The FDA hearings on breast implants in March 2019 prompted a large number of phone calls to our office. The patients had two main questions about breast implants…BIA-ALCL (Breast Implant Associated Anaplastic Large Cell Lymphoma) and BII (Breast Implant Illness).
We have addressed the BIA-ALCL issues in previous blogs on this website. Briefly stated, BIA-ALCL is a secondary cancer (lymphoma) of the breast strongly associated with textured implants especially the Allergan 410 or “gummy bear” implants. A number of plastic surgeons in St. Louis heavily promoted and placed many of these implants in patients. One of the key witnesses at the FDA hearings is from the St Louis area. She had Allergan 410 implants placed for breast reconstruction after mastectomies only to develop BIA-ALCL about two years after. I have never used these 410 implants and have a preference for Mentor smooth wall implants.
Breast Implant Illness (BII) is reminiscent of the silicone breast implant controversy and subsequent moratorium of the 1990’s that I had to deal with as a young new plastic surgeon. BII is a self-identifying problem that patients’ attribute to their implants. These complaints may include fatigue, chronic pain, depression, neurologic issues, headaches, joint pain, hair loss, etc. There is no test available to determine BII and therein lies the problem. There is no existing way to prove or disprove causation or association. In 1999, the Institute of Medicine Committee on the Safety of Silicone conducted an extensive review of scientific literature and concluded there was no demonstrated clear link between silicone implants and any systemic illness. Implants were released for general use again in 2006 with few restrictions.
But all the concerns came back after an article in January 2019 looked back at 100,000 breast implant patients. Unfortunately the data collection had many limitations and the “conclusions” drawn should have only been “associations.” The limitations on data collection included mixed populations (silicone and saline implants, augmentation and breast reconstruction patients), a high attrition rate (~ 70% of patients did not have follow-up visits or reports), and a mixed basis for disease diagnosis (self-reporting vs physician determination). This recent data was also in disagreement with many recently published peer reviewed studies.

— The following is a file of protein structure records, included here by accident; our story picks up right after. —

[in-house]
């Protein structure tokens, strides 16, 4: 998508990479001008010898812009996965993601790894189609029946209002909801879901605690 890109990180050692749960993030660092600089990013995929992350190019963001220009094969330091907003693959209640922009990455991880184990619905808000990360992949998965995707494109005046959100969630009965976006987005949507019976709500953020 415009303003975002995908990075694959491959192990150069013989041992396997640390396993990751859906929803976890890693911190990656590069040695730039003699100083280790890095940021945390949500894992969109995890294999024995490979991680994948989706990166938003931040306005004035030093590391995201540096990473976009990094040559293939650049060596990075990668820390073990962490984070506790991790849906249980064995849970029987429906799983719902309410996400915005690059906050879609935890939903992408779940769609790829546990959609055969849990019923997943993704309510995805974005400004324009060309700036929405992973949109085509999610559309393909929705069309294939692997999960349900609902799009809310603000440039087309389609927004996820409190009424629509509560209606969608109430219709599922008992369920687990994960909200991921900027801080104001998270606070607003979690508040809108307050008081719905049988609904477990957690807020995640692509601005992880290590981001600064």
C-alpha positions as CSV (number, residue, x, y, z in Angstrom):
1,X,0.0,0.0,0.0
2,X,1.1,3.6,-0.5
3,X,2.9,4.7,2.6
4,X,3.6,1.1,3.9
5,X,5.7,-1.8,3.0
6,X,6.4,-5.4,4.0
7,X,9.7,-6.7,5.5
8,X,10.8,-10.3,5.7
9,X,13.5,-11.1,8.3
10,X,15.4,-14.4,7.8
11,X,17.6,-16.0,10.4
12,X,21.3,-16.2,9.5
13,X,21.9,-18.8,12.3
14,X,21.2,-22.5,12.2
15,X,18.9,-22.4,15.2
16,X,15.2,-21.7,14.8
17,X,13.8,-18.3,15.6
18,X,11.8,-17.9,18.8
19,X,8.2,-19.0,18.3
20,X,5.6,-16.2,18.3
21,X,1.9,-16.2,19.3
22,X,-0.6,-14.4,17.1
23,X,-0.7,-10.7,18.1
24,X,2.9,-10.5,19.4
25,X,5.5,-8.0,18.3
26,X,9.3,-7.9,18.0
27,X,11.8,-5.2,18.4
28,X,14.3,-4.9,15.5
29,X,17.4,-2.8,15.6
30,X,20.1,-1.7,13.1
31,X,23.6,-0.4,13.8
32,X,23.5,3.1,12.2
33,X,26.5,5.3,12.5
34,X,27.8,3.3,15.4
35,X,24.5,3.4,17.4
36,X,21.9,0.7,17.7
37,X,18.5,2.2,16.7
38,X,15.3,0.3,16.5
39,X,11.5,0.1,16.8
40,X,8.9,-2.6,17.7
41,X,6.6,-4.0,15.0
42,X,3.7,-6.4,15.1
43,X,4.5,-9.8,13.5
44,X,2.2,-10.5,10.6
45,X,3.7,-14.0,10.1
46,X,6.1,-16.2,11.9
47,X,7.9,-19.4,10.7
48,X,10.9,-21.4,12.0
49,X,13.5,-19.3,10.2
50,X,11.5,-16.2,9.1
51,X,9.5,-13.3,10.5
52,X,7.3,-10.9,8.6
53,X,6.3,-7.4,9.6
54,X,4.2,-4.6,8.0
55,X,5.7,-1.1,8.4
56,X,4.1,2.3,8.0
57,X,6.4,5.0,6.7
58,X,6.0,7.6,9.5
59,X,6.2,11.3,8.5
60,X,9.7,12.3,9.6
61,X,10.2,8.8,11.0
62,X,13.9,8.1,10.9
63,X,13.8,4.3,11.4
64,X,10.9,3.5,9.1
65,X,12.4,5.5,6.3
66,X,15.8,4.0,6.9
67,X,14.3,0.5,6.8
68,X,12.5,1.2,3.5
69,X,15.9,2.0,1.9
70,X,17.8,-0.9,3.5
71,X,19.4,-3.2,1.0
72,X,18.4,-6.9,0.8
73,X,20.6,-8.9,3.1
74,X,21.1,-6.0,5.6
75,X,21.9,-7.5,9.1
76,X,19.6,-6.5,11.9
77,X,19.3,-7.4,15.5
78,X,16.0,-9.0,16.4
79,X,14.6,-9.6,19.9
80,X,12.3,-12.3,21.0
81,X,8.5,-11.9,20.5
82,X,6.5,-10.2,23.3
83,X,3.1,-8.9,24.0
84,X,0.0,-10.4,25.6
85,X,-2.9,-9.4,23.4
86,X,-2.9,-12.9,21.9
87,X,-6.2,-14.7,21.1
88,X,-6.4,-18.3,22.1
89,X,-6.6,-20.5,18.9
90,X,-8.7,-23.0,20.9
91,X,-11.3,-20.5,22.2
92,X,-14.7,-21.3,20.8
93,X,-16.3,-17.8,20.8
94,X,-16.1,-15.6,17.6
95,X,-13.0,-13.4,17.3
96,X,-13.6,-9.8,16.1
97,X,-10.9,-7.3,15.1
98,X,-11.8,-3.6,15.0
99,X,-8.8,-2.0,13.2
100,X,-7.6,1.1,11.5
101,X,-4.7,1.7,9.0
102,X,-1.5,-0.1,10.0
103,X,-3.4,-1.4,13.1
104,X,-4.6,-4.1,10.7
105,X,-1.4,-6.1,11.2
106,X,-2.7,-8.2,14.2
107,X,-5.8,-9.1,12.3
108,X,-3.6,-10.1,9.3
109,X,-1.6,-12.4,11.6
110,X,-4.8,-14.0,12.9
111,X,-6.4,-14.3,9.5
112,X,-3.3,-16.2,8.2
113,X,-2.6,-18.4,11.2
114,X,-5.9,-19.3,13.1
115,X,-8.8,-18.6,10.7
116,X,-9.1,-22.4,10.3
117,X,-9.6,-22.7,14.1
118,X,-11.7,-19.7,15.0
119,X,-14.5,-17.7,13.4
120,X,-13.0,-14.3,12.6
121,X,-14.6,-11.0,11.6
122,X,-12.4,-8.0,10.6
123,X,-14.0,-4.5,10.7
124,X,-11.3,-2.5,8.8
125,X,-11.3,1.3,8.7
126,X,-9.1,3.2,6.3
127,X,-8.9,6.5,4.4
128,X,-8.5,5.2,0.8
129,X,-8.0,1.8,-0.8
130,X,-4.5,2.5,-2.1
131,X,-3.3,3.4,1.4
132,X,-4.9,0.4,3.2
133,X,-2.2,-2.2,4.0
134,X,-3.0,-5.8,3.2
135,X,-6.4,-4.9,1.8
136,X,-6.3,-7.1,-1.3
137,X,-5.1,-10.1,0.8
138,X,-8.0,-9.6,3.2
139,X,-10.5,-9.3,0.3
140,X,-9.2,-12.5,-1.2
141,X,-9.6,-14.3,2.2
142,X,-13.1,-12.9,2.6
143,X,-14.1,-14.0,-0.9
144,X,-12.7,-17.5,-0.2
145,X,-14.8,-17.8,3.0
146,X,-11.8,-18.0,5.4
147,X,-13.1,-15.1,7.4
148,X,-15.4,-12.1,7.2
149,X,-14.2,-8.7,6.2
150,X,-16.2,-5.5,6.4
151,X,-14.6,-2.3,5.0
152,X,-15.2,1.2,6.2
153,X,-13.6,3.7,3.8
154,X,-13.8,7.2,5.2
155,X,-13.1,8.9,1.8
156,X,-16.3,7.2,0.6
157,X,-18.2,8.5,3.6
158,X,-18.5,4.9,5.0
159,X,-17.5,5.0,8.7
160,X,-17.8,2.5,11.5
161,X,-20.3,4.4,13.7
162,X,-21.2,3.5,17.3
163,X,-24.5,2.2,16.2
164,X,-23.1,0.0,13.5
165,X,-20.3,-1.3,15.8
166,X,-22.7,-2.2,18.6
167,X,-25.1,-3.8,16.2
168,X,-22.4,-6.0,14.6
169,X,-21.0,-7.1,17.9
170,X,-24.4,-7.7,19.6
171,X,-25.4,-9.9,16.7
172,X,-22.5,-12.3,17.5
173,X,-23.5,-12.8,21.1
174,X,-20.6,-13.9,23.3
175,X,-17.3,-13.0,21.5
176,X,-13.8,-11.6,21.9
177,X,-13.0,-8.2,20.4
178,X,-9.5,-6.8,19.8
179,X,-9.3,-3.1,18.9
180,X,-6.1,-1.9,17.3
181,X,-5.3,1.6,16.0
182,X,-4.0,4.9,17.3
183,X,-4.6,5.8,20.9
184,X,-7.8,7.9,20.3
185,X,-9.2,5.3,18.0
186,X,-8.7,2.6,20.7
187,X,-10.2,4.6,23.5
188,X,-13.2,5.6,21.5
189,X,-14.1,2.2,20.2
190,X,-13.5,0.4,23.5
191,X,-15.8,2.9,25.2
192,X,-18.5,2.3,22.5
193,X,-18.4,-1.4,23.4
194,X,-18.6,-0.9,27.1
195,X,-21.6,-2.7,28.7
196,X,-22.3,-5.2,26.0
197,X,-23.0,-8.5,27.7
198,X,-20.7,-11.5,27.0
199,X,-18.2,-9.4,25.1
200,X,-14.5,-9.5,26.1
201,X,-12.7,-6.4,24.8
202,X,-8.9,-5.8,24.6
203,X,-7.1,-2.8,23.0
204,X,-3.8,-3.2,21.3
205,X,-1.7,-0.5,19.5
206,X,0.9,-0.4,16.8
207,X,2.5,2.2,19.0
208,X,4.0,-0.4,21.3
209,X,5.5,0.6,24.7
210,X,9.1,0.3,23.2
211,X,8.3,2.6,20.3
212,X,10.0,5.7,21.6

The important take home points are what I counsel to all my patients during our pre-operative consultation:
- Implants are not a lifetime one and done. Sometime in the future you will have to have another surgery which could be in 6 months or 50 years from the time of initial implant placement.
- Implants do obscure some of the breast tissue on mammograms.
- Implant patients do not have more advanced or more aggressive breast tumors and the implants do not interfere with appropriate treatment of the breast cancer.
- Textured implants have been associated with breast lymphoma but I do not use textured implants.
- Scientific studies have failed to demonstrate a clear link between silicone implants and any disease or illness. But some patients have severe enough symptoms that the implants are removed.